You’re Intimately Involved With The Players And The Outcome
Imagine you have a son on the football team. The kid that’s the starting quarterback might be your son’s best friend from preschool. The kid that’s the school’s star running back might be the boy who used to come over and work on a particular school project with your son. The kid that’s the all-world linebacker might have been on the same T-ball team that your son used to play on. Because it’s a small town, you know everyone on the team almost as well as you know your own family. So, in a sport like football, which tends to elicit the passions from sports fans — and especially the parents of the players — you can’t help but share the same passion for other kids on the team, because you know them so well. That’s why each football game in small towns mean so much.
The Rivalries Are More Intense
As the saying goes: familiarity breeds contempt. In a small town, you might have two schools who happen to be bitter rivals for years, with the two schools being located only a handful of miles apart from each other. This goes
back to the concept of many individuals on that particular team being so familiar to you because even though they go to a different (rival) high school, they’re still members of your community. You might see them at the grocery store, the local health club, or at Church on Sunday. But on Friday night, they might as well be public enemy #1.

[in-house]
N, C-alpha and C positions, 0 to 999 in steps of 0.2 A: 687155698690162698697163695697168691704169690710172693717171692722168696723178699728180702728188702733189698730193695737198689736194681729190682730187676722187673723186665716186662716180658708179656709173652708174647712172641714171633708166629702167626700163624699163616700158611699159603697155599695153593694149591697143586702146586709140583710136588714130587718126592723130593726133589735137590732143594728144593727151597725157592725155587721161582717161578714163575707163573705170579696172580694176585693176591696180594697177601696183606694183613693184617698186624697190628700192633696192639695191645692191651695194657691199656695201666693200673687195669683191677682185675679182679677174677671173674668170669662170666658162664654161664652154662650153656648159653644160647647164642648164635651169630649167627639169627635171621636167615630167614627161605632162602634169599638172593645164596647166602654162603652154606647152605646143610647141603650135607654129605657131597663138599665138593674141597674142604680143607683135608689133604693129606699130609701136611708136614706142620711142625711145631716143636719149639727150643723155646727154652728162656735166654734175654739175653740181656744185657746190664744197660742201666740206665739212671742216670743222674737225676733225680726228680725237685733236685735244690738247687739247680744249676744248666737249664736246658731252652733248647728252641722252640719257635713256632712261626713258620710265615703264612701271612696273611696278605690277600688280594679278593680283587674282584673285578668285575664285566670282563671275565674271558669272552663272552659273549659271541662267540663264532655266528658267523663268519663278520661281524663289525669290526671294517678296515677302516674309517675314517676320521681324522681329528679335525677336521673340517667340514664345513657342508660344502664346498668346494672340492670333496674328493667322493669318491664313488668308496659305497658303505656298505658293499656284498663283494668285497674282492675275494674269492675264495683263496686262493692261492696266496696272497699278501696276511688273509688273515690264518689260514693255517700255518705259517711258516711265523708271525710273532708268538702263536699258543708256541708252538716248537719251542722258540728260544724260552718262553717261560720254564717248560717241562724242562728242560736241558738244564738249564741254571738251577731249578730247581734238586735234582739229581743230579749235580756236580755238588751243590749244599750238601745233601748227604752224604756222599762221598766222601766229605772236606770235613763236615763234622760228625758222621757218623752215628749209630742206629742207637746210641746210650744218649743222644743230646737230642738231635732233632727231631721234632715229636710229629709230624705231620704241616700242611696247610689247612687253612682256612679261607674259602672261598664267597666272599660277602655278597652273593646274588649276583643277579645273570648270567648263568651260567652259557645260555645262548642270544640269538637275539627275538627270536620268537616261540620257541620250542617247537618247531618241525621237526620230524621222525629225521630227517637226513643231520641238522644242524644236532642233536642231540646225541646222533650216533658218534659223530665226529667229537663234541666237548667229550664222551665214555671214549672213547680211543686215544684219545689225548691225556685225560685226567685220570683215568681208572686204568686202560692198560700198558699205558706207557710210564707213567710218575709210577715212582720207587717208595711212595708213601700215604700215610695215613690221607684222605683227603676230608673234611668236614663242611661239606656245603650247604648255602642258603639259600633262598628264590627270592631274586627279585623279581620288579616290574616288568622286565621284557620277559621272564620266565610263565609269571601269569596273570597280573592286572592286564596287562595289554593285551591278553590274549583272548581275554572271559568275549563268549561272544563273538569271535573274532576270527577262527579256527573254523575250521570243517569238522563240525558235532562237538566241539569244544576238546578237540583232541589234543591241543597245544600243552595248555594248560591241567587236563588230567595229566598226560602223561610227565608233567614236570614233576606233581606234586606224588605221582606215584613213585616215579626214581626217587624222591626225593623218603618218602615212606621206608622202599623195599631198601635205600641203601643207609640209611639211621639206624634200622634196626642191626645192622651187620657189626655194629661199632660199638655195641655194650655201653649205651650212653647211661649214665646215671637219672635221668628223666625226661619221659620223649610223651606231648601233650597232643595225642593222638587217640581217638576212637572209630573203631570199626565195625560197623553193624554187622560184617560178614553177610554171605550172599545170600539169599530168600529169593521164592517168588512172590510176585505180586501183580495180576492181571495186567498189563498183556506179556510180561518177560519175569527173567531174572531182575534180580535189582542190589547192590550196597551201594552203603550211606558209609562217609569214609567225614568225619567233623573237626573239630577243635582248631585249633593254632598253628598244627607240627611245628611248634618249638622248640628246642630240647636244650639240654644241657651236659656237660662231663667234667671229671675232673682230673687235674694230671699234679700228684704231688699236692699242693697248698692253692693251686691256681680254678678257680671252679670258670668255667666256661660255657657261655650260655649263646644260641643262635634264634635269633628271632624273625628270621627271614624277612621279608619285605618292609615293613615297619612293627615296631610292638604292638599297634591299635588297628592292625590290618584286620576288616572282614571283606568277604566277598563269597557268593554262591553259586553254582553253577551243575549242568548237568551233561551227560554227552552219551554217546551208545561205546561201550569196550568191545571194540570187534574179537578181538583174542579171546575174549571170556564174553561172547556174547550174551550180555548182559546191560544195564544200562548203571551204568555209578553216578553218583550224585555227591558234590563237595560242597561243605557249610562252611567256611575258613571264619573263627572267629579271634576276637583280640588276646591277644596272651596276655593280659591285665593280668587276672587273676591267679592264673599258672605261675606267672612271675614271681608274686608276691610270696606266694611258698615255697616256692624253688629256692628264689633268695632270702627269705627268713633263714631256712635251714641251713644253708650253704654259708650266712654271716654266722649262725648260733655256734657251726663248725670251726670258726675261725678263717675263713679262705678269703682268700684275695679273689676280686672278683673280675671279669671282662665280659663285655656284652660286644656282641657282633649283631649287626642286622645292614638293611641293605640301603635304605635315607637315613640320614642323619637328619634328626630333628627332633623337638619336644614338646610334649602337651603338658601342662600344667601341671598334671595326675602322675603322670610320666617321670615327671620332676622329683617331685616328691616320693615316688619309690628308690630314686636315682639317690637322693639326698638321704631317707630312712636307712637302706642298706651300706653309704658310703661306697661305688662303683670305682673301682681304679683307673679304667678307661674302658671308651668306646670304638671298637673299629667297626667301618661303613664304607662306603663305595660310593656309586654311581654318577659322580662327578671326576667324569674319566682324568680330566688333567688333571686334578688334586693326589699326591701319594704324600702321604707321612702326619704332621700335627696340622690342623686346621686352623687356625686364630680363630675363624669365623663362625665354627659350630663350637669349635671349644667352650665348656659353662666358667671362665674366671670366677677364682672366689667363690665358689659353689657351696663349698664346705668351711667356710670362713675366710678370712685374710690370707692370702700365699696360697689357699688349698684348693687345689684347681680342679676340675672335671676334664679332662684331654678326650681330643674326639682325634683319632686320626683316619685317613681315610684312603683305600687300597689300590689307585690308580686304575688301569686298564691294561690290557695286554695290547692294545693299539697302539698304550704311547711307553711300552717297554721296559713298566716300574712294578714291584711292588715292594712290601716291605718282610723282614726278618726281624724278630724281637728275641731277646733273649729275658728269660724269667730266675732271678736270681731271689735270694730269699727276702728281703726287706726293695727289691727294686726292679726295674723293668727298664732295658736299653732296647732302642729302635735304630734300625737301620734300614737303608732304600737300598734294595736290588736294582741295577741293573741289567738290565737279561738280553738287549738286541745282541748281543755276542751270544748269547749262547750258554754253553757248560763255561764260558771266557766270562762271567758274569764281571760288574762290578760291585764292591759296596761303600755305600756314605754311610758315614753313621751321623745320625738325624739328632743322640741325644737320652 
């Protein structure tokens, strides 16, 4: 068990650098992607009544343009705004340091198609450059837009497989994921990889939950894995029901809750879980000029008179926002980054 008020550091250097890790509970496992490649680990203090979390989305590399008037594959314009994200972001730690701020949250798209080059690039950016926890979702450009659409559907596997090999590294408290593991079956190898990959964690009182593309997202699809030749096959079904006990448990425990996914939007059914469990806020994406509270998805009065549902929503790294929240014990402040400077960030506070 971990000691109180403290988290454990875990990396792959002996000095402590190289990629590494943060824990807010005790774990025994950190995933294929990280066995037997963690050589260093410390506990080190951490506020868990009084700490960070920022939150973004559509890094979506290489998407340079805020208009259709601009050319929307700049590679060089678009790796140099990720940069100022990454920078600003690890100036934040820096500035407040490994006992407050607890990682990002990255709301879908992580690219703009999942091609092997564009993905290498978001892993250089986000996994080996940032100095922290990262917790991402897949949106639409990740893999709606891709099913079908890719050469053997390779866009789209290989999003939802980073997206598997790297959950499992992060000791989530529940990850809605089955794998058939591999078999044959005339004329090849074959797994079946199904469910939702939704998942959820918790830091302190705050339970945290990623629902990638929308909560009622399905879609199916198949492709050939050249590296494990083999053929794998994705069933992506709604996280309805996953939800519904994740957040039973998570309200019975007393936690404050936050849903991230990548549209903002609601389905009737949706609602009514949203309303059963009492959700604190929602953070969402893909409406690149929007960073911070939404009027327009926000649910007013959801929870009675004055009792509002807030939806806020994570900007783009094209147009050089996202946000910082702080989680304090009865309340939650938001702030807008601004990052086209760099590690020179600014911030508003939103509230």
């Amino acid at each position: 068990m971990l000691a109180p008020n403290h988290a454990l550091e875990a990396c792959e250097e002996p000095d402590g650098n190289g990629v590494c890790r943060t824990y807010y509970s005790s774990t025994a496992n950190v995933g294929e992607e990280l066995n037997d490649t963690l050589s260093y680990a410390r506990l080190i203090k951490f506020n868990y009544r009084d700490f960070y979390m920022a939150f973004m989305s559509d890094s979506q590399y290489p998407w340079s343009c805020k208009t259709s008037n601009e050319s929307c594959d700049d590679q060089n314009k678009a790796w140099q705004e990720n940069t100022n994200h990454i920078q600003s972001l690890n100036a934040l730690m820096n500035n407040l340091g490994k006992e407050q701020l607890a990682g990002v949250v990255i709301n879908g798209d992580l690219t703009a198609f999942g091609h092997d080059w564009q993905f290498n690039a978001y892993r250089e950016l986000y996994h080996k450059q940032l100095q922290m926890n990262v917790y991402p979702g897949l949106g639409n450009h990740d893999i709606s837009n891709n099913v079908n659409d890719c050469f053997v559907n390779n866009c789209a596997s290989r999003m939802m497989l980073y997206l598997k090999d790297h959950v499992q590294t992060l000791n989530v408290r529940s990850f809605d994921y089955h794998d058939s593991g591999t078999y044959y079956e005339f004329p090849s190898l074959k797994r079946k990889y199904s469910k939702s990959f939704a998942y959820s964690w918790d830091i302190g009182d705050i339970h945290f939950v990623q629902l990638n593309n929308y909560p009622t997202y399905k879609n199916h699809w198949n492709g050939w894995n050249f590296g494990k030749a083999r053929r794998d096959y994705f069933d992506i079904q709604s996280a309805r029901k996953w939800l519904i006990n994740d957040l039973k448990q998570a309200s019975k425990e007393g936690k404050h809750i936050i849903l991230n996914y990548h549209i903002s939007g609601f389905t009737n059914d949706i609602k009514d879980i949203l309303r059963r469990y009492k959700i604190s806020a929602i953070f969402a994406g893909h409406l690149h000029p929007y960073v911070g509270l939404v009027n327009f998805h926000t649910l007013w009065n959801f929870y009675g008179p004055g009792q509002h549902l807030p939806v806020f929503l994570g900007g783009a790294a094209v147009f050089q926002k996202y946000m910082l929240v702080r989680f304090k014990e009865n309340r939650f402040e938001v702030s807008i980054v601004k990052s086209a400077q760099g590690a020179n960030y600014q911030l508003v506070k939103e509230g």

The Crowds Are Unparalleled
Ever been to a small town when there’s a football game going on? If you haven’t, here’s a hint of what you might find: absolutely nothing. For those two to three hours each Friday evening, the entire town shuts down, and you’ll likely find almost every resident of the town at the football game. This is their biggest social event of the week, and the residents of the town treat it as such, bringing an energy and enthusiasm in the stands the likes of which are unmatched at any other level of the sport.
Football Stars Become Local Legends
Most people around the United States don’t know anything about Bessemer, Alabama, a town with less than 30,000 people. But football fans are well aware of the fact that it’s the hometown of two high school football legends: future Heisman Trophy winner Jameis Winston, and the great Vincent “Bo” Jackson. Carroll Township is a tiny suburb of Pittsburgh, Pennsylvania, with a population of fewer than 6,000 people. But even to this day, any one of those 5,600+ residents will probably tell you that it’s the town where Joe Montana started his path to becoming one of the greatest quarterbacks in NFL history. When local high school stars make it big, the residents of the town feel like they’re celebrities themselves — ie, those stars put their town on the map.
Truly For The Love Of The Game
In the NFL offseason, most of the headlines you’ll read are about team owners figuring out new ways of making themselves even richer, and players skipping practices and team activities to force their teams to give the new contracts. If you’ve been paying attention to the latest college football (and basketball) headlines, you’re reading more and more about the NCAA is packed with “pay or play” scandals: schools, boosters, and fans essentially bribing high school recruits to enroll at a particular school. But before those kids ever go off to college, they’re playing high school football — they’re playing for all the right reasons: to play a game with their friends, to perform for the fans, and to hopefully make a better life for themselves. It’s football without the corruption.